Ex vivo muscle function: effects of 4 month LOWOX-B diet on exercise performance. (A) Maximal rate of force production, (B) maximal force production during first 25 contractions of exercise protocol, (C) contraction velocity development, (D) relaxation velocity development, and (E) fatigue index. Ctrl n = 6 and LOWOX-B n = 10. Different characters indicate a statistically significant diet effect (mixed model with post hoc SIDAK, P < 0.05).
As shown in Figure 6A, GM muscle of LOWOX-B mice did not show an increase in muscle protein synthesis after incubation with leucine when compared with neutral buffer (basal state). This was in contrast to control mice (fasted compared with leucine stimulated, P = 0.039; leucine-stimulated control vs. LOWOX-B mice, P = 0.036). Muscle protein breakdown was significantly increased in LOWOX-B mice compared with control (Figure 6B). In addition to the ex vivo 3-methylhistidine measurements, MAFbx/atrogin gene expression of the EDL muscle was significantly increased (P = 0.01), and MuRF1 showed a similar trend (Figures 6C and 6D).
Ex vivo muscle protein synthesis (MPS) and breakdown (MPB). (A) MPS in GM muscles and (B) MPB in buffer of GM muscle, (C) atrogin/MAFbx EDL gene expression and (D) MuRF1 EDL gene expression at 25 months of age after 4 month diet. Ctrl n = 6 and LOWOX-B n = 10. MPS was measured during incubation with neutral buffer (basal state) and after addition of leucine (anabolic buffer). Different characters indicate a statistically significant difference (mixed model with post hoc SIDAK, P < 0.05).
Within the PL muscle, a distinction was made between a more oxidative part and a more glycolytic part (Figures 7C and 7F). Close to the proximal aponeurosis, there were more oxidative fibres. Type IIA was hardly found in the glycolytic part of the muscle (Figures 7A and 7D). Besides that, muscle fibre type I was barely present in the PL muscle (Figures 7B and 7E). Therefore, type I muscle fibres were not included in fibre CSA (fCSA) and SDH activity analysis.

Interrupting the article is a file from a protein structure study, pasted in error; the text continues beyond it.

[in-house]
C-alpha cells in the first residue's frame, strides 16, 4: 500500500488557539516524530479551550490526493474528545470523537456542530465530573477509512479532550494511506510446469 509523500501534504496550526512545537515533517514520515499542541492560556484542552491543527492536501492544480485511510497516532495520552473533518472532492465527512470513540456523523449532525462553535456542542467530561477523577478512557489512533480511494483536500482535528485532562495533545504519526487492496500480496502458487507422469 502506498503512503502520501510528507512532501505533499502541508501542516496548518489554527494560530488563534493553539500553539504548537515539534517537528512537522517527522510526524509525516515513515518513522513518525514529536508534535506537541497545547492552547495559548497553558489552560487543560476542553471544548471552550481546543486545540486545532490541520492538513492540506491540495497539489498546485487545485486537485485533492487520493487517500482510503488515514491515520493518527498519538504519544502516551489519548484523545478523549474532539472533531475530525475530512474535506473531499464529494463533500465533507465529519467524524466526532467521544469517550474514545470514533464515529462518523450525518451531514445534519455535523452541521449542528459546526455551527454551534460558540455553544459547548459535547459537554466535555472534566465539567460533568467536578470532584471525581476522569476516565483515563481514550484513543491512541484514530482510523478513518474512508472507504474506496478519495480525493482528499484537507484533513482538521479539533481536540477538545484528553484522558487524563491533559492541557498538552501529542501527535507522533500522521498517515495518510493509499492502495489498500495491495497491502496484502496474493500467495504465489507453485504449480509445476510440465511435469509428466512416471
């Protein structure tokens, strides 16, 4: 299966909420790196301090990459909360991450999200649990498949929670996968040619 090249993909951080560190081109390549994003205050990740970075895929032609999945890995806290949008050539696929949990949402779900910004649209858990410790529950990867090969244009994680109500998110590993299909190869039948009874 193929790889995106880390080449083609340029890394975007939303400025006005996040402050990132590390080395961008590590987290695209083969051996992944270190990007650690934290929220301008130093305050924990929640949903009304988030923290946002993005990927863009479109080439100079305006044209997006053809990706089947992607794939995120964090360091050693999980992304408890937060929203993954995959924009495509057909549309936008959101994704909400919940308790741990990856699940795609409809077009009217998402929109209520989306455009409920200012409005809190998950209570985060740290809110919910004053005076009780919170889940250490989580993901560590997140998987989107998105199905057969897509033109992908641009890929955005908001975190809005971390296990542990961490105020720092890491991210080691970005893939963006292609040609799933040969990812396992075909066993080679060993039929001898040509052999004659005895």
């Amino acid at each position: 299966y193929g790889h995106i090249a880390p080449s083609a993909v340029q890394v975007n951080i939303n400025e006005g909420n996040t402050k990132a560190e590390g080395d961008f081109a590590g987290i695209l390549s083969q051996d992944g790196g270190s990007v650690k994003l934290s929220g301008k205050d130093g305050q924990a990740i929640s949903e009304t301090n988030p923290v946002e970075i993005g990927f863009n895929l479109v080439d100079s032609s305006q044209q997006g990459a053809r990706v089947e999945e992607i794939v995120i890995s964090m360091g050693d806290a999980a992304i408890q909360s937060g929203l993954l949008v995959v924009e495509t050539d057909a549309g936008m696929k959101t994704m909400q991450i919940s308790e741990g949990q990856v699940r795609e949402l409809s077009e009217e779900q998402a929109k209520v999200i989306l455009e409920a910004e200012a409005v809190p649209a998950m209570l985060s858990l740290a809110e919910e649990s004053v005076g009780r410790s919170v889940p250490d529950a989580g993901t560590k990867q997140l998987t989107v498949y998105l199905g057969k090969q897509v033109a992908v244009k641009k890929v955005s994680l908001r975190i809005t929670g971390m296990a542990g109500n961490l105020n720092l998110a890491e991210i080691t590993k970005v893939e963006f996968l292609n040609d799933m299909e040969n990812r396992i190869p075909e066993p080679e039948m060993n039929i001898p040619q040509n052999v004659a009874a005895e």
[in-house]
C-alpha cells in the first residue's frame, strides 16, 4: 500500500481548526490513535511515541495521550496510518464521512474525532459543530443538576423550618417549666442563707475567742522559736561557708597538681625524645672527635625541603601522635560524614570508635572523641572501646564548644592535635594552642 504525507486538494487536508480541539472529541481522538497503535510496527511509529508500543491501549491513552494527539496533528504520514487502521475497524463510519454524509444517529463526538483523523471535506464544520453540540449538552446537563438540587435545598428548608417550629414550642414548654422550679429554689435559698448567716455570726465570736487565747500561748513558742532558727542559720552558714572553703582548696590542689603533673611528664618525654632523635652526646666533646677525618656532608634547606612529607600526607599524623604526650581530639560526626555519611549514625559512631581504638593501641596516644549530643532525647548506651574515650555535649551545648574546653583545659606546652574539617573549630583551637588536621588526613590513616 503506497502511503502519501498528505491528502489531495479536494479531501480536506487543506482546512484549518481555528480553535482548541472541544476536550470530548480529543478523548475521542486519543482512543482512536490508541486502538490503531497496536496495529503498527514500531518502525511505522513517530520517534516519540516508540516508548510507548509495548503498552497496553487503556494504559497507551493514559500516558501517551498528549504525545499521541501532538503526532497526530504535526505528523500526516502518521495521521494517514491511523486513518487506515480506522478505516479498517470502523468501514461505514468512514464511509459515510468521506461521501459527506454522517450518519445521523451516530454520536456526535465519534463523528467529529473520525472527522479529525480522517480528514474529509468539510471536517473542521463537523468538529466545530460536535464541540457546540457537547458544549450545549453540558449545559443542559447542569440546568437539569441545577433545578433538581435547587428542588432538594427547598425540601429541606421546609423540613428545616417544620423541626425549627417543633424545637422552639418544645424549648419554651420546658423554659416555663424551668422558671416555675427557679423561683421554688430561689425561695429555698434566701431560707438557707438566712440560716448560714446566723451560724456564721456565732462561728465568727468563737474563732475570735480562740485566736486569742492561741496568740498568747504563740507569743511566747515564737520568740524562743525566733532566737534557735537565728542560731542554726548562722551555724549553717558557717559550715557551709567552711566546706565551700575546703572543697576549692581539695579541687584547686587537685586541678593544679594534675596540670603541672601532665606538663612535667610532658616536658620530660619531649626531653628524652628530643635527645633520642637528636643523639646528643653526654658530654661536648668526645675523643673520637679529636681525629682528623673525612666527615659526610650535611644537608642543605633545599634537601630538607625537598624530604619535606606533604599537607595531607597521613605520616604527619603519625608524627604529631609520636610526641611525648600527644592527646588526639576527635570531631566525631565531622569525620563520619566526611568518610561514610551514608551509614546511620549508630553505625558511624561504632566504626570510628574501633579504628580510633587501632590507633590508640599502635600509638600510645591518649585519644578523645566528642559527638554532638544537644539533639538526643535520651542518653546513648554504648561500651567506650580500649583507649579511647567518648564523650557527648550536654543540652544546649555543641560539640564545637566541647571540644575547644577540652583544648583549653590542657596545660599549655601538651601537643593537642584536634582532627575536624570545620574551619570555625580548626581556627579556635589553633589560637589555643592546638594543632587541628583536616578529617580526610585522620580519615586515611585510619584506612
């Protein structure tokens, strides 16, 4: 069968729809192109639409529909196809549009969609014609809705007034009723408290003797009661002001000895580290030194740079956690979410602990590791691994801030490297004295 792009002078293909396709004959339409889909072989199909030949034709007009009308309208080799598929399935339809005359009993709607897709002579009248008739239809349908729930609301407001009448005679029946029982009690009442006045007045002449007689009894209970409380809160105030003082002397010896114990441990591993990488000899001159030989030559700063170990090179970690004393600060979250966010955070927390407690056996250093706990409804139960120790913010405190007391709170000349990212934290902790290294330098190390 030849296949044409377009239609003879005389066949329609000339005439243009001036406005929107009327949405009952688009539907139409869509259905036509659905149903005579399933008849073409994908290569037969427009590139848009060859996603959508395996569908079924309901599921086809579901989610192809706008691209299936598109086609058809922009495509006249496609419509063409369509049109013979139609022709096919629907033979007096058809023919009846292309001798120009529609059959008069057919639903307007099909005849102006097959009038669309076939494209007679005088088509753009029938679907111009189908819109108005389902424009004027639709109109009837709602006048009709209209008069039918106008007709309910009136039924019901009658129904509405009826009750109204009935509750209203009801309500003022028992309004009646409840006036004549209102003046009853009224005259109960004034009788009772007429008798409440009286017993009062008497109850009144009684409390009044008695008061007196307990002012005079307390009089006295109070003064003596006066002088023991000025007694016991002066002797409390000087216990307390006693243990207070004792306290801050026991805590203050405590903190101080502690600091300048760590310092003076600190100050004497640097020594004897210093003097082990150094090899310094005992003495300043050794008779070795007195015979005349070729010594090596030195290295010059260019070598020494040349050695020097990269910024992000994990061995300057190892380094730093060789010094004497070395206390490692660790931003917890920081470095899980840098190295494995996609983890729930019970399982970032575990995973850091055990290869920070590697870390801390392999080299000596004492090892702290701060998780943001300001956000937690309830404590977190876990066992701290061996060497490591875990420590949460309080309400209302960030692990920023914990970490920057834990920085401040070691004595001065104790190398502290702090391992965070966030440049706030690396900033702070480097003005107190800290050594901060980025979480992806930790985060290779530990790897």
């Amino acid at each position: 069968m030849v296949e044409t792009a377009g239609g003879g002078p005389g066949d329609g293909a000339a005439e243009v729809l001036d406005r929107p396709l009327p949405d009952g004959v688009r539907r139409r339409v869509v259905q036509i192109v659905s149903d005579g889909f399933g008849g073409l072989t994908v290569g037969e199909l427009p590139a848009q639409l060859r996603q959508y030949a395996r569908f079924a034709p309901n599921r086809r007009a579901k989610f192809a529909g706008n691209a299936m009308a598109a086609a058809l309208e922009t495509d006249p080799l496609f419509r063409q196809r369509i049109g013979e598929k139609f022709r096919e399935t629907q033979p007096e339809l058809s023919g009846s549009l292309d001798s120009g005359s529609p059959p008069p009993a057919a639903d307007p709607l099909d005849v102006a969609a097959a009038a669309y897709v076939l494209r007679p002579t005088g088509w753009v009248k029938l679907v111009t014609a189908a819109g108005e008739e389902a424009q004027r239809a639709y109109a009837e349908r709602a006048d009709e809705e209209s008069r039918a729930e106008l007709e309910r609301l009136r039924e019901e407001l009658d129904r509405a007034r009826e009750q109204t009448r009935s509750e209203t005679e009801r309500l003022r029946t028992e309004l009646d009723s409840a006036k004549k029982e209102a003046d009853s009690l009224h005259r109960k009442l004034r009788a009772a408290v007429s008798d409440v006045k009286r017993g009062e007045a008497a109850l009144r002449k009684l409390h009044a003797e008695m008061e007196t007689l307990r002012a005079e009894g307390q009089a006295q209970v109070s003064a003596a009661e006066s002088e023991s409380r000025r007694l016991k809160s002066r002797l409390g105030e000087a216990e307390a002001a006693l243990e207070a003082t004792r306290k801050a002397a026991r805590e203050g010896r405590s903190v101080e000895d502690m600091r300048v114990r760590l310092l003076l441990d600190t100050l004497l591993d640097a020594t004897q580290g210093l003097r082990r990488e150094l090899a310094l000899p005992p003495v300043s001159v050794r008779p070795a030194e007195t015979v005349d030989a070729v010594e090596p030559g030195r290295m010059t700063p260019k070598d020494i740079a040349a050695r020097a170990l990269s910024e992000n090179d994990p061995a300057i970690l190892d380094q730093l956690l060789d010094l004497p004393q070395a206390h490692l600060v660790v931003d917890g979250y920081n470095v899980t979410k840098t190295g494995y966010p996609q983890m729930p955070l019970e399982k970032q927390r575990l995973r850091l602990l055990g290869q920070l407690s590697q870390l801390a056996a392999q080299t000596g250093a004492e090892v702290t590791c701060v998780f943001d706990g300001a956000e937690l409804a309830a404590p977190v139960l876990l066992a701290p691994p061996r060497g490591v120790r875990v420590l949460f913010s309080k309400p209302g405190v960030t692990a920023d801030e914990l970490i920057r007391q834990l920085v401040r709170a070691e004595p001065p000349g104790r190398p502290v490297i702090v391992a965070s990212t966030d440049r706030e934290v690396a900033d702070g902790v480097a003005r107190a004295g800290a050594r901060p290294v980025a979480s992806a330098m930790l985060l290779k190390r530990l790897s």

Effects of 4 month LOWOX-B diet on PL muscle fibre-type distribution, fibre CSA, and SDH activity. (A–F) Typical examples of PL muscle cross sections with double immunofluorescent labelled muscle fibres for either myosin heavy chain types IIA and IIX (A and D; green type IIA and blue type IIX) or types I and IIB (B and E, green type I and blue type IIB) or stained for SDH activity (C and F). The basal lamina, intramuscular connective tissue, and aponeuroses were stained red by wheat germ agglutinin. Note that around the distal, aponeurosis is the high oxidative region with predominantly type IIA, IIAX, IIX, and IIB muscle fibres. On the outer side, is the low oxidative (glycolytic) region with predominantly type IIX and IIB muscle fibres. (G) Muscle fibre-type distributions. (H) Mean CSA for the different muscle fibre types. (I) SDH activity in the different muscle fibres types. (J) Spatially integrated SDH activity (i.e. product of muscle fibre CSA and SDH activity). Ctrl: n = 8 and LOWOX-B: n = 7. Scale bar indicates 300 μm. *Statistically significant difference (P < 0.05).
For both glycolytic and oxidative regions, mean fCSA and SDH activity of each muscle fibre type is presented in Figures 7G–7J. Muscle fibre type showed a significant interaction effect of diet and region (P < 0.003) (Figure 7G). Post hoc analysis showed that types IIX and IIB muscle fibres of the glycolytic region of LOWOX-B mice were significantly smaller than those of control mice (P < 0.01), whereas fCSA in the oxidative region did not differ between the two diets (Figure 7H). SDH activity in both oxidative and glycolytic region of the PL muscle differed per fibre type (P < 0.001), but was not affected by diet nor region. As Figure 7J shows, the spatially integrated SDH activity differed significantly for muscle fibre type (P < 0.001) as well as for diet (P < 0.028) between LOWOX-B and control mice. Post hoc analysis showed that integrated SDH activity in the glycolytic region was significantly lower in the LOWOX-B diet group than in the control group.